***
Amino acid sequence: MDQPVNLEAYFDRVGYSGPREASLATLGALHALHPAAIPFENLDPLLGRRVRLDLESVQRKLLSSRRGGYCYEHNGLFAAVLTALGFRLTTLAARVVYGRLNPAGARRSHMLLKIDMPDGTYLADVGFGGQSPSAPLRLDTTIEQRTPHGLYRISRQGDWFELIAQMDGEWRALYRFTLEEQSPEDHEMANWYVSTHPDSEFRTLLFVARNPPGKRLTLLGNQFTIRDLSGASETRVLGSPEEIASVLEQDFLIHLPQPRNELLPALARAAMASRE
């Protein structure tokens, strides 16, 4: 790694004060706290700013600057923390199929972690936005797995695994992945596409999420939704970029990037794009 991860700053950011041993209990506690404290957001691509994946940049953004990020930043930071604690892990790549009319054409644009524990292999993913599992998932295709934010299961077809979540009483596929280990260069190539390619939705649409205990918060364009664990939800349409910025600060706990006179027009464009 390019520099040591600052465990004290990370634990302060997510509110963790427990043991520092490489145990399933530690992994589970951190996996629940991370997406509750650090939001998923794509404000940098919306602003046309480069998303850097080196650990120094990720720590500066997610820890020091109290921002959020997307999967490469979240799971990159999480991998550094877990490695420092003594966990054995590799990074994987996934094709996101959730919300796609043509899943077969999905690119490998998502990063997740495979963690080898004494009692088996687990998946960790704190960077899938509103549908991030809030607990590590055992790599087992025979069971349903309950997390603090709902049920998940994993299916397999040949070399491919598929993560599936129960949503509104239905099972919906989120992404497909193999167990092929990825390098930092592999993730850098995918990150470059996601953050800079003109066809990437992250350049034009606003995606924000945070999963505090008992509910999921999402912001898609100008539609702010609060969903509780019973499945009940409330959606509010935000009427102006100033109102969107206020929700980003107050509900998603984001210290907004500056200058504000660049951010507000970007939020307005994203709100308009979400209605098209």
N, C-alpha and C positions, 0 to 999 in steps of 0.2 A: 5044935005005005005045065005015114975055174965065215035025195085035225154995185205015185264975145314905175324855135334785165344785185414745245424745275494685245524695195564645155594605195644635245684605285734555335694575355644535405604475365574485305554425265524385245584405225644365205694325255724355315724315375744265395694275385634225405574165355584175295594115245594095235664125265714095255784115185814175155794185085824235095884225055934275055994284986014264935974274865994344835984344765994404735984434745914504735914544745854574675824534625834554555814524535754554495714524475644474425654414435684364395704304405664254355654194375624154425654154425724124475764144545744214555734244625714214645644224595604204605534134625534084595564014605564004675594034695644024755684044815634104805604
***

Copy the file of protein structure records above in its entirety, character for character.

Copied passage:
Amino acid sequence: MDQPVNLEAYFDRVGYSGPREASLATLGALHALHPAAIPFENLDPLLGRRVRLDLESVQRKLLSSRRGGYCYEHNGLFAAVLTALGFRLTTLAARVVYGRLNPAGARRSHMLLKIDMPDGTYLADVGFGGQSPSAPLRLDTTIEQRTPHGLYRISRQGDWFELIAQMDGEWRALYRFTLEEQSPEDHEMANWYVSTHPDSEFRTLLFVARNPPGKRLTLLGNQFTIRDLSGASETRVLGSPEEIASVLEQDFLIHLPQPRNELLPALARAAMASRE
């Protein structure tokens, strides 16, 4: 790694004060706290700013600057923390199929972690936005797995695994992945596409999420939704970029990037794009 991860700053950011041993209990506690404290957001691509994946940049953004990020930043930071604690892990790549009319054409644009524990292999993913599992998932295709934010299961077809979540009483596929280990260069190539390619939705649409205990918060364009664990939800349409910025600060706990006179027009464009 390019520099040591600052465990004290990370634990302060997510509110963790427990043991520092490489145990399933530690992994589970951190996996629940991370997406509750650090939001998923794509404000940098919306602003046309480069998303850097080196650990120094990720720590500066997610820890020091109290921002959020997307999967490469979240799971990159999480991998550094877990490695420092003594966990054995590799990074994987996934094709996101959730919300796609043509899943077969999905690119490998998502990063997740495979963690080898004494009692088996687990998946960790704190960077899938509103549908991030809030607990590590055992790599087992025979069971349903309950997390603090709902049920998940994993299916397999040949070399491919598929993560599936129960949503509104239905099972919906989120992404497909193999167990092929990825390098930092592999993730850098995918990150470059996601953050800079003109066809990437992250350049034009606003995606924000945070999963505090008992509910999921999402912001898609100008539609702010609060969903509780019973499945009940409330959606509010935000009427102006100033109102969107206020929700980003107050509900998603984001210290907004500056200058504000660049951010507000970007939020307005994203709100308009979400209605098209």
N, C-alpha and C positions, 0 to 999 in steps of 0.2 A: 5044935005005005005045065005015114975055174965065215035025195085035225154995185205015185264975145314905175324855135334785165344785185414745245424745275494685245524695195564645155594605195644635245684605285734555335694575355644535405604475365574485305554425265524385245584405225644365205694325255724355315724315375744265395694275385634225405574165355584175295594115245594095235664125265714095255784115185814175155794185085824235095884225055934275055994284986014264935974274865994344835984344765994404735984434745914504735914544745854574675824534625834554555814524535754554495714524475644474425654414435684364395704304405664254355654194375624154425654154425724124475764144545744214555734244625714214645644224595604204605534134625534084595564014605564004675594034695644024755684044815634104805604